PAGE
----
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  • Jul 26, 2014
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ARCHAEOLOGY

Carbon dating establishes timeline for first Egyptian pharaohs

The period marked the emergence of a stable civilisation in the western hemisphere

PUBLISHED : Sunday, 08 September, 2013, 12:00am
UPDATED : Sunday, 08 September, 2013, 2:16am

Archaeologists drawing on a wide range of tools have pinpointed the crucial time in world history when Egypt emerged as a distinct state.

Experts have wrangled for decades as to when turbulent upper and lower Egypt were brought together under a stable, single ruler for the first time.

Conventional estimates, based on the evolving styles of ceramics found in human burial sites, vary hugely, from 3400 to 2900 BC.

A team led by Oxford University researcher Michael Dee, reporting in the British journal Proceedings of the Royal Society A, widens the methods used for estimating the date.

They took radiocarbon measurements from more than 100 samples of hair, bones and plants found at burial sites and held in museum collections today.

The archaeological and radiocarbon evidence were then knitted together in a mathematical model.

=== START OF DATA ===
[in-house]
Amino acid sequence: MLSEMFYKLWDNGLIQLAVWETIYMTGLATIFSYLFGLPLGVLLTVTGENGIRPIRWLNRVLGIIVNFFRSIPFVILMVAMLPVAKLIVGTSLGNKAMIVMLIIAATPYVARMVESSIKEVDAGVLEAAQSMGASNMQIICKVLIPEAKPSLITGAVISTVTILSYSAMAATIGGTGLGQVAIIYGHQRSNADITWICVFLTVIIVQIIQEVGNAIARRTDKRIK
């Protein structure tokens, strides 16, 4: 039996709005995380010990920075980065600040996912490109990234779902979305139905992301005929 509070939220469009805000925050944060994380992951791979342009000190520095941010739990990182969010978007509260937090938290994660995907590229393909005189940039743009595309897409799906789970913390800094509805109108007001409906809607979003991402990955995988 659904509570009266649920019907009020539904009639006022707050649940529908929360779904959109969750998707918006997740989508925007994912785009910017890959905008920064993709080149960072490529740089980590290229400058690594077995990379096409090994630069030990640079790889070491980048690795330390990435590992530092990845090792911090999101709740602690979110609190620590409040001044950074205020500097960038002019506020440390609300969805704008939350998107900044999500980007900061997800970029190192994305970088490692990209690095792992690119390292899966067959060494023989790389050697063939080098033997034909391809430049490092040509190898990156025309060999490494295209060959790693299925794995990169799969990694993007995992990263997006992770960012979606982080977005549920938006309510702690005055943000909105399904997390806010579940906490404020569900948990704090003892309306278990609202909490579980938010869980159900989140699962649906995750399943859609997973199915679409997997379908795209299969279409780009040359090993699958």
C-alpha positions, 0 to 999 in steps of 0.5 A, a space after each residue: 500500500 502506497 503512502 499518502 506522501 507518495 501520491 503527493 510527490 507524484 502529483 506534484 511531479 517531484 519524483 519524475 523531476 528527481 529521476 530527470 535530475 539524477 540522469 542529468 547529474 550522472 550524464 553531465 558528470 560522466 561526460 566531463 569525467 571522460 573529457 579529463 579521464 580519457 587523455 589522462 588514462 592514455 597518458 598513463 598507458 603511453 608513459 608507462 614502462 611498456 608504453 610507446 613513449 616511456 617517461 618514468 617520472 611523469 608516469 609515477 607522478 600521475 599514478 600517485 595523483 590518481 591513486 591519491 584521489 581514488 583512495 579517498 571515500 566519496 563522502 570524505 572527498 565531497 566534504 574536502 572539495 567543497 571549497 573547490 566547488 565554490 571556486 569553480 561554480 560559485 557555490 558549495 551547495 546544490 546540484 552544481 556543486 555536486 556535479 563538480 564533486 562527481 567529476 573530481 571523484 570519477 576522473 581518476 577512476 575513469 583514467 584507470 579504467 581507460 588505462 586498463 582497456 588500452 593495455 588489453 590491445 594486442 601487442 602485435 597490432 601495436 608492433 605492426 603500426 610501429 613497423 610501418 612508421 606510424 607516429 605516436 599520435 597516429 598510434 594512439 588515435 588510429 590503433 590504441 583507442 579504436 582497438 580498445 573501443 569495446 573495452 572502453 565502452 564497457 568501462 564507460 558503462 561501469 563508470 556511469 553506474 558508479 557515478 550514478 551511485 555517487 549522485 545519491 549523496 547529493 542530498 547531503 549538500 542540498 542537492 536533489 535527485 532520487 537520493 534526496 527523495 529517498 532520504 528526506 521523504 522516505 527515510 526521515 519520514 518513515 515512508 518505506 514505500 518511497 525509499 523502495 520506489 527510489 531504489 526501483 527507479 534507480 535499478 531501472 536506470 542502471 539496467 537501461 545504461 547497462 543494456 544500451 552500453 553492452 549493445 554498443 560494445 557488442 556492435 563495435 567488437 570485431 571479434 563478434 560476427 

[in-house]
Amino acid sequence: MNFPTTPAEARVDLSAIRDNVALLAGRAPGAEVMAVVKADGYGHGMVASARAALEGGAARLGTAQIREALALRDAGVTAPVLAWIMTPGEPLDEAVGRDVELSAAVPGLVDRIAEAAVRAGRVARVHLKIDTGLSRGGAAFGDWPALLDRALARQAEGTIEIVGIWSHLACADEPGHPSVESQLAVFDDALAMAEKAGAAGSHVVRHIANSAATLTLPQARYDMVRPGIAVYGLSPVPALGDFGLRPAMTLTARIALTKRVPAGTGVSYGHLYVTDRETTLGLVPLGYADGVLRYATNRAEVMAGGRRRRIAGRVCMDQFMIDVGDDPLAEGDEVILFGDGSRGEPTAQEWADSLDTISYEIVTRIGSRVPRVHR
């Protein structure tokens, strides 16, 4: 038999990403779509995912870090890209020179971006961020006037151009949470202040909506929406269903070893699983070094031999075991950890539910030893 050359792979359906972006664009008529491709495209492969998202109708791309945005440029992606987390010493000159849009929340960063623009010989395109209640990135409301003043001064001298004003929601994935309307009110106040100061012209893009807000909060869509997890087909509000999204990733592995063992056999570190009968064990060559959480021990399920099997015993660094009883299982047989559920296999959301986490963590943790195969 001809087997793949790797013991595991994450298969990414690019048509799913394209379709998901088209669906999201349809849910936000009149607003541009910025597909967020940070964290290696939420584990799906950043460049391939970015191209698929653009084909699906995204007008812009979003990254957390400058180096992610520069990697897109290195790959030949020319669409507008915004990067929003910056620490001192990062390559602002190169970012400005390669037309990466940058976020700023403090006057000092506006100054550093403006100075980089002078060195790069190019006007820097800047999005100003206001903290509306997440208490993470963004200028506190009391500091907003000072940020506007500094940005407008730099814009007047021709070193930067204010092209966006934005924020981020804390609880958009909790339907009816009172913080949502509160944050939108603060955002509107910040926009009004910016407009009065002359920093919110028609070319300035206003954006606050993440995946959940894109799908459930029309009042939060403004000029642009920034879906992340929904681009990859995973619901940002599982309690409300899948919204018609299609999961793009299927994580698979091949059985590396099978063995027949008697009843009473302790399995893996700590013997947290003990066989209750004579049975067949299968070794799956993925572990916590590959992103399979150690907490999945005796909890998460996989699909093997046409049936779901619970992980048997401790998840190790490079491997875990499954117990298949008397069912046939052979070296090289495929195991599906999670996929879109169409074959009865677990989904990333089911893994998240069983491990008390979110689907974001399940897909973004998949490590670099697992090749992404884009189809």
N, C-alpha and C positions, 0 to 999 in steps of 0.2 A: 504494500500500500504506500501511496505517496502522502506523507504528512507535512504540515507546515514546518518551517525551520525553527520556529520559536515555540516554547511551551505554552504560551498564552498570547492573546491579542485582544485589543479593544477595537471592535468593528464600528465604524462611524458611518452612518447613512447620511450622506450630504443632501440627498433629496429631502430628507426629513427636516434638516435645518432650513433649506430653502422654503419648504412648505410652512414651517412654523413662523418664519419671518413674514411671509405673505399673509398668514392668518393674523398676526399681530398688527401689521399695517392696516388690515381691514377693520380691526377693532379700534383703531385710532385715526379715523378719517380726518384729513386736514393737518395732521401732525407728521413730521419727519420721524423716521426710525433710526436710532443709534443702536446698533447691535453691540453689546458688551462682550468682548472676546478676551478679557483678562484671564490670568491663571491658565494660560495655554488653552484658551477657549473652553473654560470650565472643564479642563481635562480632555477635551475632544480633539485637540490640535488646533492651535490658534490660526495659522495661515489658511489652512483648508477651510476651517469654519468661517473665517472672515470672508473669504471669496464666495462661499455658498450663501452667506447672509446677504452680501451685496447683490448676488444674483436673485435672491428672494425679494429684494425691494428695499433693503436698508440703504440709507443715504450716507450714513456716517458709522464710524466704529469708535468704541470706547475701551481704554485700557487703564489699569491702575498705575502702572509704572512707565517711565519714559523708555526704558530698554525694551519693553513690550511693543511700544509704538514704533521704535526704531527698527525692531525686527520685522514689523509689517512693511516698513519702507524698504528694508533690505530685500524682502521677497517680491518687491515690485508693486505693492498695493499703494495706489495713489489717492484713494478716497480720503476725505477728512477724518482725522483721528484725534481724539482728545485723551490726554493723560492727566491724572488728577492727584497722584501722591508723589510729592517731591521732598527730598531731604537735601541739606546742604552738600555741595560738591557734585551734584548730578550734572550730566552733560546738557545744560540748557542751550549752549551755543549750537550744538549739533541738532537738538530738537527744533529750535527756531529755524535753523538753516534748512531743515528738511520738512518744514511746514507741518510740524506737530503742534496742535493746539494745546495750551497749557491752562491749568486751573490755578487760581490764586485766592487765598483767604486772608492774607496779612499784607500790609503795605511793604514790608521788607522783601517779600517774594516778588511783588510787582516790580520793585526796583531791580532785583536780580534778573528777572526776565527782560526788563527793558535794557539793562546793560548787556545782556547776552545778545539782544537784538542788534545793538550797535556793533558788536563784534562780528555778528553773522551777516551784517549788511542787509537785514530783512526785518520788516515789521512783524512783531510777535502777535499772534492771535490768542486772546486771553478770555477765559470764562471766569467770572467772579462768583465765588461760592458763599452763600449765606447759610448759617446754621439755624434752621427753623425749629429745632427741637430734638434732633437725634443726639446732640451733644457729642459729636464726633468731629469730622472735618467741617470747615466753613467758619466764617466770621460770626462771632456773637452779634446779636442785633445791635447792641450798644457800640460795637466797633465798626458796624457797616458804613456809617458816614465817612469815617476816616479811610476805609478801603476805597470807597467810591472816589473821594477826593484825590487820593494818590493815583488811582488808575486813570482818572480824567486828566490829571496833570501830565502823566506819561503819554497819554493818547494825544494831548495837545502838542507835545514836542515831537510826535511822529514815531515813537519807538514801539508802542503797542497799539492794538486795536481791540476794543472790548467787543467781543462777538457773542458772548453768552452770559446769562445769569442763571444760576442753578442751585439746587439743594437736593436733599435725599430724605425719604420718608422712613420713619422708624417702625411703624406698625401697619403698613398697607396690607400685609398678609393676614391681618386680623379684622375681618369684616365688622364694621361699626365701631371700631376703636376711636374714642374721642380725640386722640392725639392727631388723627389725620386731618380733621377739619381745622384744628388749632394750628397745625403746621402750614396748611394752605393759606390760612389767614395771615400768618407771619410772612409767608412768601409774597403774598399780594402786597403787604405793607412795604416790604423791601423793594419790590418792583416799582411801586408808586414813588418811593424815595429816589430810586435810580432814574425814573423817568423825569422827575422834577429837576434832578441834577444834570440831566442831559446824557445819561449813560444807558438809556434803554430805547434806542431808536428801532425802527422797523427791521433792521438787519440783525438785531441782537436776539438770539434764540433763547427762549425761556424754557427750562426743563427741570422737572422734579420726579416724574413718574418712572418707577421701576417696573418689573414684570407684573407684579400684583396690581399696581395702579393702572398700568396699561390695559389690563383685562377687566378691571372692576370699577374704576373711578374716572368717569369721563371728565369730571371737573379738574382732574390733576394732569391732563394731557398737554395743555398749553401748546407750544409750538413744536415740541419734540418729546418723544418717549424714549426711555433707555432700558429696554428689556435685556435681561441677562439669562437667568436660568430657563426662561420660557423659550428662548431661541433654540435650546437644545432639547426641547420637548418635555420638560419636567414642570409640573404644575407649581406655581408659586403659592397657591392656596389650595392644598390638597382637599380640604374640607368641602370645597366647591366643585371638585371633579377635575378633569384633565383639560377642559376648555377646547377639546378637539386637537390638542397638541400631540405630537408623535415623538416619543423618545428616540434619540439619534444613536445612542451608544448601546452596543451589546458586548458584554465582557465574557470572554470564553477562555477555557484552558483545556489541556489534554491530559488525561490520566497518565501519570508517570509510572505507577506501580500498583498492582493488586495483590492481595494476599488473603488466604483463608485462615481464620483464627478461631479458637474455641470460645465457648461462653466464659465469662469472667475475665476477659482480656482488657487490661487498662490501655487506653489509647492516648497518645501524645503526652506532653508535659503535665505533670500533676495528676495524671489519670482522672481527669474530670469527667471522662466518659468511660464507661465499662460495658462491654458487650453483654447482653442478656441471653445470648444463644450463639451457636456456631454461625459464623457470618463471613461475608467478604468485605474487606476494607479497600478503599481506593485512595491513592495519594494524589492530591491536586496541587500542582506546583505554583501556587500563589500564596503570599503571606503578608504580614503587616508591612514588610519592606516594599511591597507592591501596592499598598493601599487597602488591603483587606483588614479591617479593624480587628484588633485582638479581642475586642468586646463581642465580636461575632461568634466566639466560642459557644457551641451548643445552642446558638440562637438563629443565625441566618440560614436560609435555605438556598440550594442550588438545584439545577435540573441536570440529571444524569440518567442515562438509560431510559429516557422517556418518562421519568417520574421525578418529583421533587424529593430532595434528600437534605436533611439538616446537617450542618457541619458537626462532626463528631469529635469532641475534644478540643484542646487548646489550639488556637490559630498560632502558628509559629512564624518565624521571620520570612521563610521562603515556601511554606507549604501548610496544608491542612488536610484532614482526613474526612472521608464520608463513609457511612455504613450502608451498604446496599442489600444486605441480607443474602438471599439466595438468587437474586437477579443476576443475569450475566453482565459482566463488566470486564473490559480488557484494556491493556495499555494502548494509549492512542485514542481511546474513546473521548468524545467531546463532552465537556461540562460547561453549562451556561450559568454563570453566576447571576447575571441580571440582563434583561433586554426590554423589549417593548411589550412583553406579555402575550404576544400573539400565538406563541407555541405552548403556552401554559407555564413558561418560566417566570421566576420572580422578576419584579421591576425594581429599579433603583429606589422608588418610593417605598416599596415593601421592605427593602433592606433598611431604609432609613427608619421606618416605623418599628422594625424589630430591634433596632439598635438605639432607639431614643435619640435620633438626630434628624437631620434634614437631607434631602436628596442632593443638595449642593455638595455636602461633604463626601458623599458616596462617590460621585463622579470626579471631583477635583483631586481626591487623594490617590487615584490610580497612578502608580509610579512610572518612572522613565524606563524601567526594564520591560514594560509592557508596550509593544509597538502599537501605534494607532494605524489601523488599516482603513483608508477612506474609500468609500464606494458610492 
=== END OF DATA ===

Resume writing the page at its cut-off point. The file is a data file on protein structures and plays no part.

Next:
It calculates the accession of King Aha - the first of eight dynastic rulers in early Egypt - as taking place between 3111 and 3045, with a probability of 68 per cent.

This period was a critical one in world history, marking the emergence of a durable civilisation in the western hemisphere.

It occurred when people began to settle permanently on the banks of the Nile and started to grow crops, providing a surplus that spurred trade.

"The origins of Egypt began a millennium before the pyramids were built, which is why our understanding of how and why this powerful state developed is based solely on archaeological evidence," said Dee.

"This new study provides new radiocarbon-dating that resets the chronology of the first dynastic rulers of Ancient Egypt, and suggests that Egypt formed far more rapidly than was previously thought."

Aha and his seven successors ruled over a territory spanning a similar area to Egypt today, with formal borders at Aswan in the south, the Mediterranean Sea in the north and the modern-day Gaza Strip in the east, according to the study.

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